Two From Truffaut
Criterion's 'Shoot the Piano Player' and 'Jules and Jim'
Reviewed by Josh Rosenblatt, Fri., Dec. 9, 2005
Shoot the Piano Player
Jules and Jim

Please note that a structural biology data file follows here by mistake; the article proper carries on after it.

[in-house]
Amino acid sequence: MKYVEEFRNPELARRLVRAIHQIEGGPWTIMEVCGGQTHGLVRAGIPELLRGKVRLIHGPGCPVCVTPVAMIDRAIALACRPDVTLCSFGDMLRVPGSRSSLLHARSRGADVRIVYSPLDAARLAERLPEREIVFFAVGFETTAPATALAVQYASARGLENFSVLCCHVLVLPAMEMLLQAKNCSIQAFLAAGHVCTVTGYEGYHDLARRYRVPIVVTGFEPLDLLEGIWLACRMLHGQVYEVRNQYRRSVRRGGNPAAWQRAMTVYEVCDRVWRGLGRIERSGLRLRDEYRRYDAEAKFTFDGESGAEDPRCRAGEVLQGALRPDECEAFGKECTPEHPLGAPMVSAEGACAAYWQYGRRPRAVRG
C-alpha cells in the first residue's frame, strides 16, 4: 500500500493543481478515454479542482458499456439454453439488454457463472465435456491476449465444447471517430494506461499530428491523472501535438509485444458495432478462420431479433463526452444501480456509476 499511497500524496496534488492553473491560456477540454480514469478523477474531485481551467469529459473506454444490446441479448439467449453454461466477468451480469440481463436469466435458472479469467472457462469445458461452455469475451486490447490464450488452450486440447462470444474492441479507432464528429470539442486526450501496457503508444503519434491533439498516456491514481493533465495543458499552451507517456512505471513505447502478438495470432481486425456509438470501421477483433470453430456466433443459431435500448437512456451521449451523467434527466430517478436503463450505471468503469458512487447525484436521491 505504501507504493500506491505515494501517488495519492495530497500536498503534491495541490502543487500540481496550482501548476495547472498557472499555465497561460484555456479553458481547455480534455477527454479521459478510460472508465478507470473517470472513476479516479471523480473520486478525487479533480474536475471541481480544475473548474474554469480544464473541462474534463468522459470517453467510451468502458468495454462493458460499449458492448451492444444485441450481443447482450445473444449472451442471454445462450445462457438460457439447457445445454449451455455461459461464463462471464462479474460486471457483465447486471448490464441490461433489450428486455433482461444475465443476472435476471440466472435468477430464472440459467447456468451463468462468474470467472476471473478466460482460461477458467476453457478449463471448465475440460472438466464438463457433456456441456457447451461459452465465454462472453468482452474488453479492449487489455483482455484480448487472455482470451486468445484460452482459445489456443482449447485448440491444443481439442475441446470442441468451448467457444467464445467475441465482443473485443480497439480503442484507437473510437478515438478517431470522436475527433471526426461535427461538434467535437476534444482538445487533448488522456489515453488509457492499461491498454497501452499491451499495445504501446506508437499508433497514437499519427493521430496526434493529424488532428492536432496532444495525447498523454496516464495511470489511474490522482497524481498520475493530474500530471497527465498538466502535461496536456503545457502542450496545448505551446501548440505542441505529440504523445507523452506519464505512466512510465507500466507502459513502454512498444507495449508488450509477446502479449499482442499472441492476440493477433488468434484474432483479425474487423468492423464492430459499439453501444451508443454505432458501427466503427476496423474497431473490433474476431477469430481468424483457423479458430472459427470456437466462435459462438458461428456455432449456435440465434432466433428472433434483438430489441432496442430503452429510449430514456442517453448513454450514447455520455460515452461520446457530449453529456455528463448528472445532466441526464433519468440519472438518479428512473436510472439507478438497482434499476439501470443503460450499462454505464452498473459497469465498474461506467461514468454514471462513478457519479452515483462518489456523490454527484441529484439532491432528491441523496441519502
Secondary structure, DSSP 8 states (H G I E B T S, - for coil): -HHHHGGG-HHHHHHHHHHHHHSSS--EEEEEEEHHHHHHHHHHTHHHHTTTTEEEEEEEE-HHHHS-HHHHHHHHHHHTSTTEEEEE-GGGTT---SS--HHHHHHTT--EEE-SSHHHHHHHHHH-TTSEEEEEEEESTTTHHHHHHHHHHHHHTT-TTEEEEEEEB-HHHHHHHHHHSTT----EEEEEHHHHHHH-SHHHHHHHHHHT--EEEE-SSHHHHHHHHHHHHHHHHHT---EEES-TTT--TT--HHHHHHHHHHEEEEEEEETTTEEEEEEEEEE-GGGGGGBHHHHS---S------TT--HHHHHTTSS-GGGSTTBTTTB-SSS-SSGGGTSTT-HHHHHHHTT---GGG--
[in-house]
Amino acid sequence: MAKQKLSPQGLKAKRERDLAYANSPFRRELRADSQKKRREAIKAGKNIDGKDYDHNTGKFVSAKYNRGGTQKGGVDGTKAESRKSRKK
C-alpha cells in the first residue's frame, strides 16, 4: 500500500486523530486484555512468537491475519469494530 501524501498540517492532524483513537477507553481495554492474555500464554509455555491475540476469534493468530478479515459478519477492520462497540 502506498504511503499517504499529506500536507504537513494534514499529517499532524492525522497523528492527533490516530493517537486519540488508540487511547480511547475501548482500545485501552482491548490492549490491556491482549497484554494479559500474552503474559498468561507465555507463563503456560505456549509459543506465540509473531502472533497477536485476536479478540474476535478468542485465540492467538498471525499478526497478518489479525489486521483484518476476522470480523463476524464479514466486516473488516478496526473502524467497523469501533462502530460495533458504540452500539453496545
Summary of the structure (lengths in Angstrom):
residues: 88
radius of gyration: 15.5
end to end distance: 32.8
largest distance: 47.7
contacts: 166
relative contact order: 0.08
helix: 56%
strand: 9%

Criterion, $39.95Two of the French New Wave's most enduring classics, courtesy of writer/director François Truffaut, come to DVD this holiday season, both in fine, remastered form. Released in 1960, Shoot the Piano Player travels on the diminutive shoulders of its star, Charles Aznavour, who revels in all his deadpan glory as Charlie, a once-famous concert pianist reduced to the status of saloon musician by cruel circumstance and self-sabotage. To watch Charlie's face as he accompanies the manic Boby Lapointe in a frivolous, upbeat dance number is to trace the whole sad history of human resignation: While his fingers dance, the pianist dies. The appearance of Charlie's criminal brother at the beginning of the film forces Charlie out of himself and into the unnerving world of action, where guns, knives, hoodlums, and all manner of classic movie tropes abound. To no small degree, Shoot the Piano Player is about Truffaut's love for American cinema, a transparent and enthusiastic tribute to the art of making movies cleverly disguised as a movie. Aznavour underplays it all perfectly, his almost lifeless performance the life of the film. And as his fleeting, doomed love interest Léna, Marie Dubois is beautiful and elegant and blithe as only an ingenue in a New Wave film could be. Jeanne Moreau was, of course, the ingenue's ingenue, embodying all the New Wave movement's sadness and romance, and her performance in 1962's Jules and Jim is as iconic as they come. Jules and Jim made Truffaut's name and his legend and in some ways defined an era, but it hasn't aged as well as Piano Player. Its story of a love triangle between the two bohemians of the title and the bon vivant but tragic Catherine (Moreau), played against the background of the first half of the 20th century, begins carefree and sentimental but drags through its darkening and repetitive third act. Truffaut just never seems quite as comfortable with tragedy as he does with romance. Moreau, though, is brilliant (both sans and avec moustache), playing a tragically discontented woman who pines for affection and then recoils from its suffocating grasp, leaving the men who love her lost and found at the same time. With these two movies, Truffaut captures all the vitality and cinephilia of the New Wave he helped create in the 1950s. His jump-cuts, freeze frames, and discontinuities are the unhidden scaffolding of his master building and the revealed secrets of his art. Truffaut the personality shines on the DVDs' plentiful and fascinating extras. There's a wealth of interviews on the supplementary discs, both with the director himself and with several of his co-conspirators, including Aznavour and Dubois, who are as eloquent and insightful as critic Pauline Kael in her review of Jules and Jim. Being a film critic first and a film director second prepared Truffaut for the television promotional circuit (especially in mid-20th-century France, where the bar for celebrity interviews was, apparently, set a little higher than the puff-piece self-congratulation we've become accustomed to), and it's difficult not to be taken in by his obvious affection for these movies and by his eloquent intellectual and aesthetic defenses of them.